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The State of Black Tie: Your Observations

Discussion in 'Classic Menswear' started by mafoofan, Nov 22, 2011.

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  1. Superfluous

    Superfluous Senior member

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    While we're on formalwear talk, what's the go-to with pants. Pleats? No pleats? Cuff? Plain Bottom?

    Also, what's the deal with formal jackets without matching pants? Smoking jackets? How and what do you wear them with and what for?
     
    Last edited: Nov 23, 2011


  2. Spong

    Spong Well-Known Member

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    I realise this is a Black Tie thread but on a related note -

    I quite understand, and agree with, the many posters here who hold Black Tie traditions, conventions and standards in high regard, and who lament the apparent fading of such classic dress in modern times.

    However, I find it outright peculiar that on the other hand you simply don't hear such protestations on virtually any other fading or faded sartorial category with a traditional and practical grounding equaling Black Tie.

    A pair of prime examples would be classic hats or ascots/cravats, in fact these two particular examples are just as steeped in historical importance, yet when brought up they frequently receive contempt and vitriol instead of the praise Black Tie is almost universally (within iGent circles) granted.

    I don't want to hijack this into an ascot/hat discussion as there are plenty of them around already, I simply find it strange the selectiveness of what is considered classical, practical, stylish AND worth saving from history and heritage in the general forum consensus.
     
    Last edited: Nov 23, 2011


  3. LaoHu

    LaoHu Senior member

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    [​IMG]

    David, notch; Winthrop, notch; John D. III, DB peak; Nelson, SB peak; Laurance, shawl.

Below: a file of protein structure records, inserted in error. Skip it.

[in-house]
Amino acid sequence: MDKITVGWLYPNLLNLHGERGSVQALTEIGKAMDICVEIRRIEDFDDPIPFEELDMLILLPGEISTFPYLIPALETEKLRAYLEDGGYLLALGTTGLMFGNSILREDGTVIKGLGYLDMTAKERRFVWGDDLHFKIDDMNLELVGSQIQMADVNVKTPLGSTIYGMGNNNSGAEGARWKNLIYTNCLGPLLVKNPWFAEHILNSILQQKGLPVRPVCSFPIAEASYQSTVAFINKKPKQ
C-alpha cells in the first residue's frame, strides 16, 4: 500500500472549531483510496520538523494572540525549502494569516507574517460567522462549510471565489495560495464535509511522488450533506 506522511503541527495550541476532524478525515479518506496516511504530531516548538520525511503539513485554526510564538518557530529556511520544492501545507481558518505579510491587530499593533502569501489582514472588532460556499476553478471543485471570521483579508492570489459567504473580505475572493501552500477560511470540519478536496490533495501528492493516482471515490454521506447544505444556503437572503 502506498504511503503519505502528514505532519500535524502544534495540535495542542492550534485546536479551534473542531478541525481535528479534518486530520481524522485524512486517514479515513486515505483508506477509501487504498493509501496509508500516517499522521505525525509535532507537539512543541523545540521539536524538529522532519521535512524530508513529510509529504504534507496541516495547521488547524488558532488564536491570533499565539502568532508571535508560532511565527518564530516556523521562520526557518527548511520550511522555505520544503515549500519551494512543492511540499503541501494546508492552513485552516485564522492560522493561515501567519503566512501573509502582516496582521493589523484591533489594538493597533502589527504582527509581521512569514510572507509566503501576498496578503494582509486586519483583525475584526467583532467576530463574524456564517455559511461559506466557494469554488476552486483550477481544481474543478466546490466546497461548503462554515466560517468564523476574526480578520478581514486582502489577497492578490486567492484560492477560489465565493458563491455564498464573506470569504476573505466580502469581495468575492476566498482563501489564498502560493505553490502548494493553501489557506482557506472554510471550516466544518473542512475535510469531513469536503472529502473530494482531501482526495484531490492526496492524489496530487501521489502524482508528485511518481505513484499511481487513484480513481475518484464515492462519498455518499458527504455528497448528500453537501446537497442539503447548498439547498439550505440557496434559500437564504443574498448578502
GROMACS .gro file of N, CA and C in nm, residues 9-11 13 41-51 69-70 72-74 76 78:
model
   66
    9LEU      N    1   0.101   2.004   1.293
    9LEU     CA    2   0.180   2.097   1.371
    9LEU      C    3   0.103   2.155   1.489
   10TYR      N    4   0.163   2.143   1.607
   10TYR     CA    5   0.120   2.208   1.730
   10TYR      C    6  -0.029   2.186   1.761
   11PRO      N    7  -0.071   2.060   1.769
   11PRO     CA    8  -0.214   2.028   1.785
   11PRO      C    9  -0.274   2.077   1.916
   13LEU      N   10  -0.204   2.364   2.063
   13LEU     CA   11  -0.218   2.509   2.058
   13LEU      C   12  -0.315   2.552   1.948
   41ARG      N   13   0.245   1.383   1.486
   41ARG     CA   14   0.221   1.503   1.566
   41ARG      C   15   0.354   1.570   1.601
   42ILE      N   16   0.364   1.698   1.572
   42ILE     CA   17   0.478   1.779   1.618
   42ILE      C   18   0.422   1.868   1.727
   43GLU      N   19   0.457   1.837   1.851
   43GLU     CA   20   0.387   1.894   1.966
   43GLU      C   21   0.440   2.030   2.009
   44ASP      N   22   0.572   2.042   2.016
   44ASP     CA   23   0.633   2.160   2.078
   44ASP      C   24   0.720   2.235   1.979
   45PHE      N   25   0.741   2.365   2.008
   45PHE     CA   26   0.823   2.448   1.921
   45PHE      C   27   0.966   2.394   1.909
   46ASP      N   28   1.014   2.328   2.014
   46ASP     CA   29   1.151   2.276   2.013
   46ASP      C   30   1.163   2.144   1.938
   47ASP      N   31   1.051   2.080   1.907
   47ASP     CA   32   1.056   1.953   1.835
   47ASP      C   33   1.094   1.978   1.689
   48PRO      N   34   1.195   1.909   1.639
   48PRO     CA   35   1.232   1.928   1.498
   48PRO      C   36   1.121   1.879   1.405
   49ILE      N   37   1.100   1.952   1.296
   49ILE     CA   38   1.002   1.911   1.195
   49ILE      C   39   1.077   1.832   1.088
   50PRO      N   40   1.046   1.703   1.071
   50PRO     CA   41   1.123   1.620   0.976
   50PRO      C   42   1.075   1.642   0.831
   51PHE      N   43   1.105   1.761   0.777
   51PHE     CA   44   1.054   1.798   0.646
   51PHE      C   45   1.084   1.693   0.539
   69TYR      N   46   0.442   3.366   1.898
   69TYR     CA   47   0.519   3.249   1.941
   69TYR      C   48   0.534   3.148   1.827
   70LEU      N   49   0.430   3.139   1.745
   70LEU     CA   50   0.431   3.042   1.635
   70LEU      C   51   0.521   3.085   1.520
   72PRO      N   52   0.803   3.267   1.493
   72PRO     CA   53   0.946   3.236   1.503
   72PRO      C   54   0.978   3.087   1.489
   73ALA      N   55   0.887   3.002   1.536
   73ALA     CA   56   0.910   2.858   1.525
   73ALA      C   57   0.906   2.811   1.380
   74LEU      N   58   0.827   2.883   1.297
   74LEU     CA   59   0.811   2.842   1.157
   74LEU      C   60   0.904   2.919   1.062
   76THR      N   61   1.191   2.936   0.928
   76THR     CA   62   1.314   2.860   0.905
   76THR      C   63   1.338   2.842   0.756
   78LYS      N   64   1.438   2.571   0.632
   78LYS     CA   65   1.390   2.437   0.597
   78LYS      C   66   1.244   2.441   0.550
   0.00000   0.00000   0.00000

4. emptym

    emptym Moderator Moderator

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    I remember in the 80's being told that notch-lapeled tuxes weren't ideal. No idea whom by. Maybe my sister.

    I agree w/ the OP that standards are lower.
     


  5. F. Corbera

    F. Corbera Senior member

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    Last edited: Nov 24, 2011


  6. Holdfast

    Holdfast Senior member

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    I think it's easy to figure out - and understand - the roots of the difference: black tie events, via the enforced dress code, socially permit the eccentricity of wearing of anachronistic items like Black Tie. However, the context of wearing Black Tie these days is socially completely different to the role in had before. It's no longer night-time formalwear; it's a party costume. Another example is wearing morning dress to a wedding: common enough, so the costume retains a certain modern social acceptability. But only within that context. You wouldn't wear it to work instead of a suit. These formal dress codes have become costume dress instead, and they're only acceptable when worn to an appropriate costume event. Sad maybe, but true.

    Wearing anachronistic clothes items in normal daily life also has a costume effect; many dislike being thought of as wearing a costume. Myself, I don't mind that tag (in moderation anyway; or rather, I want people to think it's an stylish costume), so I do occasionally wear anachronistic items. But not everyone has a lifestyle that permits that flexibility, and more would probably not want to project that image in the first place. How can it be judged what is anachronistic and what is not? No hard & fast rule; it's based simply on what the average person in your intended circle of contacts thinks.